Kids act on nurturing

2016-09-14 06:00
FROM the left are Ian Appleby, Jenny Fern and Tony Gray from England during their visit to the Harrismith Secondary School. They facilitate a long-standing partnership and project between this school and two schools abroad. Photo: Supplied

FROM the left are Ian Appleby, Jenny Fern and Tony Gray from England during their visit to the Harrismith Secondary School. They facilitate a long-standing partnership and project between this school and two schools abroad. Photo: Supplied

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HARRISMITH. – The ­management of the Harrismith Secondary School are hoping that the school will produce actors who will one day play in some of the top soap operas and dramas in the world.

Having presented an Ian Appleby production for the eighth year in succession, the Intabazwe-based school believes that some of its learners have gained confidence and are ready for the challenge.

They are confident that Appleby’s contribution and experience in drama will guide the school in the right direction.

Spanish Eyes was written and arranged by Appleby and had its premiere at the Harrismith Secondary School in Intabazwe on Friday, 5 August, after only two weeks of rehearsal.

The school has ties with the Bablake School in Coventry, England, that go back many years. Also, Appleby is a former head of English and Drama at Bablake.

Appleby has been working with Tony Gray and Jenny Fern of the Kings Norton Girls’ School in Birmingham, Eng­land, which also has ties with the Harrismith School.

Leonard Mphuthi, a teacher at Harrismith Secondary, said the British Council had initiated the partnership between the South African School and the ones in Britain in 2006.

He said they had a programme called the Schools Sport Mass Participation.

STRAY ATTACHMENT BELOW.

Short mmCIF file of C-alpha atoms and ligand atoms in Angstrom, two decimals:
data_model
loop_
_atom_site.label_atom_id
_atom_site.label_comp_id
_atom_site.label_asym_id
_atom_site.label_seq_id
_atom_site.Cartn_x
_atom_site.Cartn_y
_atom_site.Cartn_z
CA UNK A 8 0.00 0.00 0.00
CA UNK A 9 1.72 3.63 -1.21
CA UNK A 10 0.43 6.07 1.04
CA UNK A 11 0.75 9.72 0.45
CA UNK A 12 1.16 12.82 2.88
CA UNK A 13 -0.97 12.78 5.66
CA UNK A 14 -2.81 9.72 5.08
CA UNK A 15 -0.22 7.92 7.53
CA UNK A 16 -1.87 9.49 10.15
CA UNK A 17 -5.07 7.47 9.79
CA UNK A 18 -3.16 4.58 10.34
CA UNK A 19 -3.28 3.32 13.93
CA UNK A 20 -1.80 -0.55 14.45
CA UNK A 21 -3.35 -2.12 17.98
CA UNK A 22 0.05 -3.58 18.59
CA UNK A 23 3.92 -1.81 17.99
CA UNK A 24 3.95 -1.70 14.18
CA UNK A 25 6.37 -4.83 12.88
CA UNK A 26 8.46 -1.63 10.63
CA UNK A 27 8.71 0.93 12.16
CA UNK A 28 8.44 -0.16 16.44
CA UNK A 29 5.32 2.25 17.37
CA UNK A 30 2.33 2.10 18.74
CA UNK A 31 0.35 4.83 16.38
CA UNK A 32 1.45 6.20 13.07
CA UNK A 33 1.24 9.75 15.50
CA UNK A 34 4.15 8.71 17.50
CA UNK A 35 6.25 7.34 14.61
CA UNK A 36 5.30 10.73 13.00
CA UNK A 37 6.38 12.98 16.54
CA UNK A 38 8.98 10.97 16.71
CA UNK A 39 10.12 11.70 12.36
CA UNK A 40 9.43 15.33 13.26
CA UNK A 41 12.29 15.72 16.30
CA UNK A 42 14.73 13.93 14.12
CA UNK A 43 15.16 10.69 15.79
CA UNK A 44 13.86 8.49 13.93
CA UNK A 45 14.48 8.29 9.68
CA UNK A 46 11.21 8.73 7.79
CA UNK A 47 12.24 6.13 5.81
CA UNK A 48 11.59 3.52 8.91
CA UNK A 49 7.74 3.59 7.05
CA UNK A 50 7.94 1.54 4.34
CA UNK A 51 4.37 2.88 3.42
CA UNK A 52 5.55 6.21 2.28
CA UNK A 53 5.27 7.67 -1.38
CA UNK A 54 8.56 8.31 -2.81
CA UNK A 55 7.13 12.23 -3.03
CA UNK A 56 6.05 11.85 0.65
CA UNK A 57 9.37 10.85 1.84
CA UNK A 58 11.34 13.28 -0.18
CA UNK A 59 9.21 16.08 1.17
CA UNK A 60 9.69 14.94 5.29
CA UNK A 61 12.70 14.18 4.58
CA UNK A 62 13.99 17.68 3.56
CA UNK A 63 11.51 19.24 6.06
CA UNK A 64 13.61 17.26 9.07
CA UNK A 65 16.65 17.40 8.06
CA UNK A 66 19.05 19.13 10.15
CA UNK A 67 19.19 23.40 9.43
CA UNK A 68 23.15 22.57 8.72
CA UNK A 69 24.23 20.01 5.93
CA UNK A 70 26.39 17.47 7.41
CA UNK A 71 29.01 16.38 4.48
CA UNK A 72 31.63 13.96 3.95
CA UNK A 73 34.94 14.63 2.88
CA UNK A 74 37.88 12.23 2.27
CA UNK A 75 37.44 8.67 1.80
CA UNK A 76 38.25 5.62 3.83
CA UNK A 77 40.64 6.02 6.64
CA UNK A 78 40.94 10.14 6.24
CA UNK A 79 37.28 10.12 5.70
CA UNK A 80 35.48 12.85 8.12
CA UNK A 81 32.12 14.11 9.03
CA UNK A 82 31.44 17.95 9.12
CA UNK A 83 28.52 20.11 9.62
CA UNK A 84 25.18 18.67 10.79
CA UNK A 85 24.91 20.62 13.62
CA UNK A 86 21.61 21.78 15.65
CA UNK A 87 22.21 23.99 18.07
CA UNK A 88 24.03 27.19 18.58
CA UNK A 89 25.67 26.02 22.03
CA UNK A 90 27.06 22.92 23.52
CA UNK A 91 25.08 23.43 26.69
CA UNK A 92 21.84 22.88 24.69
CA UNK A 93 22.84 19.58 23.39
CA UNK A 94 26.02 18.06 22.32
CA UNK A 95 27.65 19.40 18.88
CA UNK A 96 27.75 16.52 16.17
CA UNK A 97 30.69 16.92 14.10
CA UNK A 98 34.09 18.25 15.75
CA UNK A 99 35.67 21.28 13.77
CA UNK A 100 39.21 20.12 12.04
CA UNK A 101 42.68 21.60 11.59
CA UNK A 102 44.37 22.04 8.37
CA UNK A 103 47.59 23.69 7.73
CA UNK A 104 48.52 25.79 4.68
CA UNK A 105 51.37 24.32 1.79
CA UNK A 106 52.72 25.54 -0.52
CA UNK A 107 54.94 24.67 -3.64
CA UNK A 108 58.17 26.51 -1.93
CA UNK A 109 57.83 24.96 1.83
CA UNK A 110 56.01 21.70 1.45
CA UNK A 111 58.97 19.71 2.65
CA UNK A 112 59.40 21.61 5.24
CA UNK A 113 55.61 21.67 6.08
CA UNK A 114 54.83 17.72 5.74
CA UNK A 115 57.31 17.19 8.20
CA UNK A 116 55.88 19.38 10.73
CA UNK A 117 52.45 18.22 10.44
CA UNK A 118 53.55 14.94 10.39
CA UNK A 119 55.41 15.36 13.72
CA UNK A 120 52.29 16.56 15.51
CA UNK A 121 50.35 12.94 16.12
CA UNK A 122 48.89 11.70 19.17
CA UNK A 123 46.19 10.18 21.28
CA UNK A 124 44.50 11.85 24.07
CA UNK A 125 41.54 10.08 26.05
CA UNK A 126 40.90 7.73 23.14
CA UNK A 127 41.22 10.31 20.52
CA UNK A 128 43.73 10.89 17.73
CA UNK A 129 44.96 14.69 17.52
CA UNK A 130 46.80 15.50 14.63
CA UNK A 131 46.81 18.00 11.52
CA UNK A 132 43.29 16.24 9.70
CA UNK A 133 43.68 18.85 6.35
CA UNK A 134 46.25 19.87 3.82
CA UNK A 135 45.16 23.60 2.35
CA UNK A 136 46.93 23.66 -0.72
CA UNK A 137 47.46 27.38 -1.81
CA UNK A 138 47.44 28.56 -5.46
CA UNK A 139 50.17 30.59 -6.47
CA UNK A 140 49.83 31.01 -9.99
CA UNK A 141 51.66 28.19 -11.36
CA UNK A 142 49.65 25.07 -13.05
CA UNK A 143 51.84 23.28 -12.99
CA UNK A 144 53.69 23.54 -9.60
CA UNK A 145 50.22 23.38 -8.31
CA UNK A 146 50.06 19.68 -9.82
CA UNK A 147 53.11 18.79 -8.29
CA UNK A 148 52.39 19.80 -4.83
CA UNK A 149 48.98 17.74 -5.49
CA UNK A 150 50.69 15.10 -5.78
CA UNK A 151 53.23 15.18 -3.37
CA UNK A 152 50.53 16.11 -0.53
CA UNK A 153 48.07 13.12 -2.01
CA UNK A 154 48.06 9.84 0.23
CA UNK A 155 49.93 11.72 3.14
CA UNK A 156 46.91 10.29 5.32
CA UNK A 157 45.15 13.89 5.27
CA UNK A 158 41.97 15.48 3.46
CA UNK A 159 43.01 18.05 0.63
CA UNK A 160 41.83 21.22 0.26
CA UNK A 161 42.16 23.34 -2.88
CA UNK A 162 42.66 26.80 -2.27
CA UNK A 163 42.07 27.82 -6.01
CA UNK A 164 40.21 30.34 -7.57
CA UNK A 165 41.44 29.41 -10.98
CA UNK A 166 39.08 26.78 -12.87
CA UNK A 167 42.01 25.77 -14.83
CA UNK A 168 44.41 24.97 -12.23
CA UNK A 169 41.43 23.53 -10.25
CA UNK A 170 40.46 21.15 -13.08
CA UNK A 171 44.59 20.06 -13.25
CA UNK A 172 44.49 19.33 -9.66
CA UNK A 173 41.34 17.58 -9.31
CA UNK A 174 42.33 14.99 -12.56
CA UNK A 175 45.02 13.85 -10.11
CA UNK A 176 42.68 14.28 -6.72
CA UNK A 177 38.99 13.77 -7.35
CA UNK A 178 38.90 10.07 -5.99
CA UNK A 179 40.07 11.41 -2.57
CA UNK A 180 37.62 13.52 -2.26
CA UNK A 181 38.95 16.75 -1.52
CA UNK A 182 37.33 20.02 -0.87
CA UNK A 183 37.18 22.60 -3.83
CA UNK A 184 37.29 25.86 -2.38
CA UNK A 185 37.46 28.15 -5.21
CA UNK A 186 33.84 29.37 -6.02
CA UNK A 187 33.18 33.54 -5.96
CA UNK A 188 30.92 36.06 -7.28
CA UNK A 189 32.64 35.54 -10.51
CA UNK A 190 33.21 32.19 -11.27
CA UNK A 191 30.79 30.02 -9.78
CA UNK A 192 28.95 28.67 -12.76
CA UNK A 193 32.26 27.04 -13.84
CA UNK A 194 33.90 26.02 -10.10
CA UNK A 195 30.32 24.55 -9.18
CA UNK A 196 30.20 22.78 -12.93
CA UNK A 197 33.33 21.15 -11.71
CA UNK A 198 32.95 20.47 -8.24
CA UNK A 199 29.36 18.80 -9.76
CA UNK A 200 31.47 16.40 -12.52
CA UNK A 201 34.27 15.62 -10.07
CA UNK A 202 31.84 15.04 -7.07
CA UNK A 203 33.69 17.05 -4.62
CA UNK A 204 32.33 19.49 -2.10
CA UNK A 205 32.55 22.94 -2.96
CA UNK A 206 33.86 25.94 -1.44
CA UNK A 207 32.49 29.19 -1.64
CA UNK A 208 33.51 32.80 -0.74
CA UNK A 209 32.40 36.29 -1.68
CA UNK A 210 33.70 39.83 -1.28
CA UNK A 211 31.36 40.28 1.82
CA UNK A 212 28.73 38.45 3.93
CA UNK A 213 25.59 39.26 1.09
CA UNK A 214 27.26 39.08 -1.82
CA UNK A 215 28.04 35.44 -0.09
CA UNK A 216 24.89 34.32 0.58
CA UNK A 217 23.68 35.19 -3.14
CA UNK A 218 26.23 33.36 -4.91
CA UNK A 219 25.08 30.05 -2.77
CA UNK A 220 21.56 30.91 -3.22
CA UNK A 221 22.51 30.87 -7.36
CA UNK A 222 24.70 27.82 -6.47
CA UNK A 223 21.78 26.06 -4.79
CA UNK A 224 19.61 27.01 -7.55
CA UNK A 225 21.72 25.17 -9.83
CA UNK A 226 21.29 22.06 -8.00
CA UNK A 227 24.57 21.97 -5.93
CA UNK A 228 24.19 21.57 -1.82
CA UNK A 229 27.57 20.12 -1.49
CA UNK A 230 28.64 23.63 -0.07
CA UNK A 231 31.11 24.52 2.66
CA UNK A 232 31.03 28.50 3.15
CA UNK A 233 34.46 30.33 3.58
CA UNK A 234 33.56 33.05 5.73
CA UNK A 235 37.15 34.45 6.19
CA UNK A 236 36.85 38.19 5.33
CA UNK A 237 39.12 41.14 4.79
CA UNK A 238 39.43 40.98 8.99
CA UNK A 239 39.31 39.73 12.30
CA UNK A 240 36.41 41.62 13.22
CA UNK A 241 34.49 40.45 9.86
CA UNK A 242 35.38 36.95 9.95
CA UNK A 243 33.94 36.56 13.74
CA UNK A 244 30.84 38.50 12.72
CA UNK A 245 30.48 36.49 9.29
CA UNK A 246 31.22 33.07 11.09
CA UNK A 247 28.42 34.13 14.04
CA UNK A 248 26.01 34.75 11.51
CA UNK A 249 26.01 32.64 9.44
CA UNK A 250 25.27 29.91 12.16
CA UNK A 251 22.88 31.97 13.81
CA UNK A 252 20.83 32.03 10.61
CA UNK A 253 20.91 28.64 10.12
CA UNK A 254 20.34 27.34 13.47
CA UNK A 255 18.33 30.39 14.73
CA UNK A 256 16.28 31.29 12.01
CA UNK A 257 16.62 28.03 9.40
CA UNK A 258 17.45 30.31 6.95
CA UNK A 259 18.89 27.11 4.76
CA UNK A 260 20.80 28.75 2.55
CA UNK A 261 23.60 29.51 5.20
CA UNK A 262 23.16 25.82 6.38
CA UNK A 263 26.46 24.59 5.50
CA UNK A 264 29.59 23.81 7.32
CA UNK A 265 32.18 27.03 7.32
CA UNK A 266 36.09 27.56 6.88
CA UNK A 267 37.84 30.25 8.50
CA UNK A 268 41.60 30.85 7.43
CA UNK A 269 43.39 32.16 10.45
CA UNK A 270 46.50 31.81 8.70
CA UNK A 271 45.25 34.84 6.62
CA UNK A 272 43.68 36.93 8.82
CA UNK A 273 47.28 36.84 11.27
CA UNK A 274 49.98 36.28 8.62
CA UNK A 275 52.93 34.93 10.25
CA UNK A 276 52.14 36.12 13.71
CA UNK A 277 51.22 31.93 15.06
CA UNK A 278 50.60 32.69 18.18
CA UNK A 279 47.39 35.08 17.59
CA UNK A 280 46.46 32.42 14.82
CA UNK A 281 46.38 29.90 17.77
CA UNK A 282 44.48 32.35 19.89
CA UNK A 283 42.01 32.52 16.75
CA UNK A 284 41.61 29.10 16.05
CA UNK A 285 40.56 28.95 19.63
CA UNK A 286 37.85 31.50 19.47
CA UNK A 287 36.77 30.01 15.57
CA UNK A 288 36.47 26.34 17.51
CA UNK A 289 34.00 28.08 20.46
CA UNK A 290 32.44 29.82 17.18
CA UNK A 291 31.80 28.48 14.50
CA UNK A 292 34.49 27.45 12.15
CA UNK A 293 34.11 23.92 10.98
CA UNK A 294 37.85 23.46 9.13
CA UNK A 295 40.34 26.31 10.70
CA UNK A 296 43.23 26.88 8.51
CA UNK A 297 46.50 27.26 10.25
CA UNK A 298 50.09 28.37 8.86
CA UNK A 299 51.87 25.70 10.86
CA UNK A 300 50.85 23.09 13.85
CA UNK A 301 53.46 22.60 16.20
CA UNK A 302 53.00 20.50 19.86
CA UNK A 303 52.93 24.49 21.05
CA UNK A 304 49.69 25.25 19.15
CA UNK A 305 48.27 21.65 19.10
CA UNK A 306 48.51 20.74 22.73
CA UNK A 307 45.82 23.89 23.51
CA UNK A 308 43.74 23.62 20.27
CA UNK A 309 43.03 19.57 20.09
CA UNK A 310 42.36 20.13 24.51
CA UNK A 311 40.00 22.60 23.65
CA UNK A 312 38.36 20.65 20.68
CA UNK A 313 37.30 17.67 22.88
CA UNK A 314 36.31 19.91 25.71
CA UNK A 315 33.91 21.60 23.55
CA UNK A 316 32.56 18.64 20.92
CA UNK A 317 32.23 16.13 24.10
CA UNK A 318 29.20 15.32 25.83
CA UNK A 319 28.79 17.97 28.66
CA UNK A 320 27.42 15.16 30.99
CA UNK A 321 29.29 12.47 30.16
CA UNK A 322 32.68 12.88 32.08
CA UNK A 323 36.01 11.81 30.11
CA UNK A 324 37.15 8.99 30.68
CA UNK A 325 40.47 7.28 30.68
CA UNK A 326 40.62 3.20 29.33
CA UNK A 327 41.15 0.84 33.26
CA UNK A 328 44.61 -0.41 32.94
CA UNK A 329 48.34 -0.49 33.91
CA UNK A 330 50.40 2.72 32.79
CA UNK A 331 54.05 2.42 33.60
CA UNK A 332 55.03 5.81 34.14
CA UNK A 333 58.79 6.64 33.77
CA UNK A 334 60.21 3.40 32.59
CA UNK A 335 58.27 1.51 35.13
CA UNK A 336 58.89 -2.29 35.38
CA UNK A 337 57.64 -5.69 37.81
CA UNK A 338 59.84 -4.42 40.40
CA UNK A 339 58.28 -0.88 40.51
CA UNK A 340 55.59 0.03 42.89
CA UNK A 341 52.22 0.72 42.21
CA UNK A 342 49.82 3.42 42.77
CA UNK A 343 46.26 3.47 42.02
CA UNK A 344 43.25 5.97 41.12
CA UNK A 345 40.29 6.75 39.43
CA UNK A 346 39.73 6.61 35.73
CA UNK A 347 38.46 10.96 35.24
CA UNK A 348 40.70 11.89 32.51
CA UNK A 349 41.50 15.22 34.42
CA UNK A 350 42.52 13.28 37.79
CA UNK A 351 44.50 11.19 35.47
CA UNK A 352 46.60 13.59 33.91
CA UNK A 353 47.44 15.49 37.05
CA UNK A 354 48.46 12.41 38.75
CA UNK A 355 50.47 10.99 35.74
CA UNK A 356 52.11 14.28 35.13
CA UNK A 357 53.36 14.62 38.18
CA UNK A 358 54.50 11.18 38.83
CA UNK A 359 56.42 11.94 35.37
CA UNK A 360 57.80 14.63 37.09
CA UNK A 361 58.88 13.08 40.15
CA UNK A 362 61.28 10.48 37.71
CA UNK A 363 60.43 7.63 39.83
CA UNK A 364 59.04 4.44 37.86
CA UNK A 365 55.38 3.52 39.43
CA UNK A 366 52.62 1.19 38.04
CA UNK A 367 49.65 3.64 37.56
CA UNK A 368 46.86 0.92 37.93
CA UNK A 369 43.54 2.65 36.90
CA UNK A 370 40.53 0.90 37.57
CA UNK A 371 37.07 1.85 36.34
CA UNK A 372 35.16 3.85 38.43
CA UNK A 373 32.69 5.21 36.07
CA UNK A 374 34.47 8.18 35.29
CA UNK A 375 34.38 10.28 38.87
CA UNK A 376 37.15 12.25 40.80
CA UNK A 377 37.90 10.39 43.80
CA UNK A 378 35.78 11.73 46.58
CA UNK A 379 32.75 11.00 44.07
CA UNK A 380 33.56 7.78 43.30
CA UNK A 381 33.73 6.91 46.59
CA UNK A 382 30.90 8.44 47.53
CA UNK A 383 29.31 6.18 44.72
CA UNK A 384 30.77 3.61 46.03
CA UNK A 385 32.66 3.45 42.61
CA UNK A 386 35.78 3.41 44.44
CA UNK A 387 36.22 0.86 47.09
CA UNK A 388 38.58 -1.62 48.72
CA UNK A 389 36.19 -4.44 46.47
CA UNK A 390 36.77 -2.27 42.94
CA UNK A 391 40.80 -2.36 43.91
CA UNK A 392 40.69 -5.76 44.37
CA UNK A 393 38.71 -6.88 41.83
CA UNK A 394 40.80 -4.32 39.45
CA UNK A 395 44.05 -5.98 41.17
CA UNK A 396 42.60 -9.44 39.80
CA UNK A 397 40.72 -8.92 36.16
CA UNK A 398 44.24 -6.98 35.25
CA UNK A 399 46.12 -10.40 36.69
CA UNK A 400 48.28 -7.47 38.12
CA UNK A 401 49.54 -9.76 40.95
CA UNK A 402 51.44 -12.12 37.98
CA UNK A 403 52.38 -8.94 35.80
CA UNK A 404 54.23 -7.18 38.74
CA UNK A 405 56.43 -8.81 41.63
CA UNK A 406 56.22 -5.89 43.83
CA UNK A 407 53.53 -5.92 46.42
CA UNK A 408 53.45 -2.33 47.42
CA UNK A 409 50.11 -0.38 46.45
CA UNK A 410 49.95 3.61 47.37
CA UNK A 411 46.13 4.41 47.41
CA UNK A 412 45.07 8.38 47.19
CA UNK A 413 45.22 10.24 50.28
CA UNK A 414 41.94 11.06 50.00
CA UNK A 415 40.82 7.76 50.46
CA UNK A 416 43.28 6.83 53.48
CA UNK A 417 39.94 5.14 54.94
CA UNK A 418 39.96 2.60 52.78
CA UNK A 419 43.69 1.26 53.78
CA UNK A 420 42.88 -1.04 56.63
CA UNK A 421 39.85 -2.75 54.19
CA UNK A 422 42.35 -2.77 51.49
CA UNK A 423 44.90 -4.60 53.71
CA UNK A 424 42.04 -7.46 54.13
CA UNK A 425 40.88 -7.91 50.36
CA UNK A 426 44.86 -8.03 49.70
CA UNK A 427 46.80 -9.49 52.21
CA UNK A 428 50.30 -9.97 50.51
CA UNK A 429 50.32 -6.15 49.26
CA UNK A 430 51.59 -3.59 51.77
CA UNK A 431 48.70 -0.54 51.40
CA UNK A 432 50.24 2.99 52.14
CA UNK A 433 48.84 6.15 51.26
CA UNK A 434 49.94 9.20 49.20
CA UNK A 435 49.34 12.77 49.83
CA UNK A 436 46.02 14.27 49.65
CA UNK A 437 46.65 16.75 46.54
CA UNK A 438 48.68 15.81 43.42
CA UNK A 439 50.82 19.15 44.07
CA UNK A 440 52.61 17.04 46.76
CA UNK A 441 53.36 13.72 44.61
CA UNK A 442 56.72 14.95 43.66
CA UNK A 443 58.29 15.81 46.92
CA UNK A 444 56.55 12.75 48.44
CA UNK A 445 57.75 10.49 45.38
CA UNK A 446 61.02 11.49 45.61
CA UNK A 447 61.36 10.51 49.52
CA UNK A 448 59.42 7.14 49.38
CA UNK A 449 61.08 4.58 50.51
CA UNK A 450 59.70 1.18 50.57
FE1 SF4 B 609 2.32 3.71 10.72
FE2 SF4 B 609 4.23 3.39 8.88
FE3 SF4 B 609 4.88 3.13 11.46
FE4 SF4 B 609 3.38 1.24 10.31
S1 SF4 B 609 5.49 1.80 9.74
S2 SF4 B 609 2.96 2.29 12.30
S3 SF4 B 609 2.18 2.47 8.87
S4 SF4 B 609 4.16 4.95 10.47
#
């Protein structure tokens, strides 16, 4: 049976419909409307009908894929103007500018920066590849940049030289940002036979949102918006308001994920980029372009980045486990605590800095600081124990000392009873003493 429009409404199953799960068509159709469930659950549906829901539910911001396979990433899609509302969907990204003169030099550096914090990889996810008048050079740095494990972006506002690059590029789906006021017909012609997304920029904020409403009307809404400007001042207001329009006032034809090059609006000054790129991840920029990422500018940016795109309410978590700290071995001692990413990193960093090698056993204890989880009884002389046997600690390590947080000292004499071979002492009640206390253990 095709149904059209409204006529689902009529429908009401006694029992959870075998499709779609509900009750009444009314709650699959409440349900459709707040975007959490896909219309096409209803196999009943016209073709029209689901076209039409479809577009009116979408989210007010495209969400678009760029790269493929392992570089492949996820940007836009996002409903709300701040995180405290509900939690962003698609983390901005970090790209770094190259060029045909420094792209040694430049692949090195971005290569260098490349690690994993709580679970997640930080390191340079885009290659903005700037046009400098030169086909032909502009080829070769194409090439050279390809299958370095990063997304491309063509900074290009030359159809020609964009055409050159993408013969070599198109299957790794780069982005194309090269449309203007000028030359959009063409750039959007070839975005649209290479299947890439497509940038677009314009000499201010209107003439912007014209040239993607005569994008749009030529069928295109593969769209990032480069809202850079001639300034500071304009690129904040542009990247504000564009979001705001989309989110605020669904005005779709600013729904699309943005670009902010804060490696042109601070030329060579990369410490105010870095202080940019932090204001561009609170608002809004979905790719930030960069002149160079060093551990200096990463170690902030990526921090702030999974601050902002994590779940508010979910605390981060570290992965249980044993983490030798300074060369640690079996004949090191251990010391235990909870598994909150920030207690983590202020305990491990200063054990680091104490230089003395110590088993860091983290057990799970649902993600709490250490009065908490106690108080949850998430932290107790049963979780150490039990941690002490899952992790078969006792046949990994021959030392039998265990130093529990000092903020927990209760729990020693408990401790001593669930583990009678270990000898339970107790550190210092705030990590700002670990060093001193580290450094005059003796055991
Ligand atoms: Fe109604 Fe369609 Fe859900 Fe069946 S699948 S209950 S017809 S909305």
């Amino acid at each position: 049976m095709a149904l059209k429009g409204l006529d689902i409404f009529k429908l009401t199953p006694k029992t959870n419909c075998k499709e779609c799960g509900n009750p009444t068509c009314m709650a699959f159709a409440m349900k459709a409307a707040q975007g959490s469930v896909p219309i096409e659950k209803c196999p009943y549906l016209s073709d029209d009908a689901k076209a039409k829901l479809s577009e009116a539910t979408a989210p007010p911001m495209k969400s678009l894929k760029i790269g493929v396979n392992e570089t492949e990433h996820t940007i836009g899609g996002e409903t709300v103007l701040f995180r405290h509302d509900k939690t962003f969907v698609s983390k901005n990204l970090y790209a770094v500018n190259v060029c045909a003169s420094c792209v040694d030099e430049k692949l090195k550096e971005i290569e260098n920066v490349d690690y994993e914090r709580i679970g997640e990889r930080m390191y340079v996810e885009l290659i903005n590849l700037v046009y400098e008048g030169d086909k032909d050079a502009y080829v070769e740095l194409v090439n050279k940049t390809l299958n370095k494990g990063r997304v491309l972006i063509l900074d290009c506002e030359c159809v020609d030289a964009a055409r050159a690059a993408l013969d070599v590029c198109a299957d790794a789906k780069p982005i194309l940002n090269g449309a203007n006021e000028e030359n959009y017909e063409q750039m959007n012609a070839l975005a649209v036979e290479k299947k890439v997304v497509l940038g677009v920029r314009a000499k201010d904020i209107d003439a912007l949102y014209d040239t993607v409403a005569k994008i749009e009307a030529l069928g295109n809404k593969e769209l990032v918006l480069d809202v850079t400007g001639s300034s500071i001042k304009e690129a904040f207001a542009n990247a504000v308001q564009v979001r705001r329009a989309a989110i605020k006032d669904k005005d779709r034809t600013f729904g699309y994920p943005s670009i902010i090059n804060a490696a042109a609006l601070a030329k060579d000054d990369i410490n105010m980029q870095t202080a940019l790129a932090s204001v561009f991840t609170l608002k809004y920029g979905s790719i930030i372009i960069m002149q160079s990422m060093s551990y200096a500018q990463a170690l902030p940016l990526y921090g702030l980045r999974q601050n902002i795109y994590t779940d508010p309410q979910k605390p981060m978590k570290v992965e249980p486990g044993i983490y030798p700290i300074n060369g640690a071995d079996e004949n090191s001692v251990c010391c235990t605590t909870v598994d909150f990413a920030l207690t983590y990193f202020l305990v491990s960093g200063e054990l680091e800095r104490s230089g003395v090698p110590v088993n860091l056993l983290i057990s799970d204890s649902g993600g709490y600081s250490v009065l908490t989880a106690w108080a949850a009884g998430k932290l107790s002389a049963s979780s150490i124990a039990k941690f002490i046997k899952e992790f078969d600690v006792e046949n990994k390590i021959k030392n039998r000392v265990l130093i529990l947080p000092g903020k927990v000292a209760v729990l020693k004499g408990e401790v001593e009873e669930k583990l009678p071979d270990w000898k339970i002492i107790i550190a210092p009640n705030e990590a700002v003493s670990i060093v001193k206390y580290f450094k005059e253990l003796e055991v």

“The programme was aimed at reintroducing physical education in South Africa,” Mphuthi said.

A student exchange programme was established between schools in Europe and South Africa.

“We normally taught them our indigenous games, things that they had never been exposed to.”

Mphuthi said they ended up focusing more on drama, because Appleby was an expert in that field.

He said their first production was a drama called Micado, which was followed by Poison – Poison, Lipstick on the corner and many others.

“Our children have made tremendous progress academically because of their involvement in drama.

“They are now fluent in English and their listening skills have also improved.

“The partnerships have helped the school a lot.

“Some of our children were awarded bursaries and we have also received help with the installation of computers with internet.”

Mphuthi is, however, concerned that children who they think are good at acting, do not seem to have an interest in drama.

“A few years ago we had a girl with lots of talent, who had an opportunity to go to Britain.

“Her parents, however, would not allow it.”

Mphuthi said they were still considering the possibility of introducing drama as one of the subjects at the school.

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